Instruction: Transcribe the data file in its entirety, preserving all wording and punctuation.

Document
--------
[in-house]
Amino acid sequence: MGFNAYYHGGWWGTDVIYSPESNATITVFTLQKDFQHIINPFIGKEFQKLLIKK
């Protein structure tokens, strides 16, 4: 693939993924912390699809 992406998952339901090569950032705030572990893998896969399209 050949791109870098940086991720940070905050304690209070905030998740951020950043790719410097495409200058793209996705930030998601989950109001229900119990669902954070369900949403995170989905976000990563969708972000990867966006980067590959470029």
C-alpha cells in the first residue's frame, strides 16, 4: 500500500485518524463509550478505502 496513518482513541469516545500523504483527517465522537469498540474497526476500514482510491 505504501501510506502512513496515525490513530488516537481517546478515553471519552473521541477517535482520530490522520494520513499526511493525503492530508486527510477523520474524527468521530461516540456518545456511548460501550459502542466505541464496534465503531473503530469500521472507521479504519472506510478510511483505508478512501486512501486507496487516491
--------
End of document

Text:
[in-house]
Amino acid sequence: MGFNAYYHGGWWGTDVIYSPESNATITVFTLQKDFQHIINPFIGKEFQKLLIKK
């Protein structure tokens, strides 16, 4: 693939993924912390699809 992406998952339901090569950032705030572990893998896969399209 050949791109870098940086991720940070905050304690209070905030998740951020950043790719410097495409200058793209996705930030998601989950109001229900119990669902954070369900949403995170989905976000990563969708972000990867966006980067590959470029």
C-alpha cells in the first residue's frame, strides 16, 4: 500500500485518524463509550478505502 496513518482513541469516545500523504483527517465522537469498540474497526476500514482510491 505504501501510506502512513496515525490513530488516537481517546478515553471519552473521541477517535482520530490522520494520513499526511493525503492530508486527510477523520474524527468521530461516540456518545456511548460501550459502542466505541464496534465503531473503530469500521472507521479504519472506510478510511483505508478512501486512501486507496487516491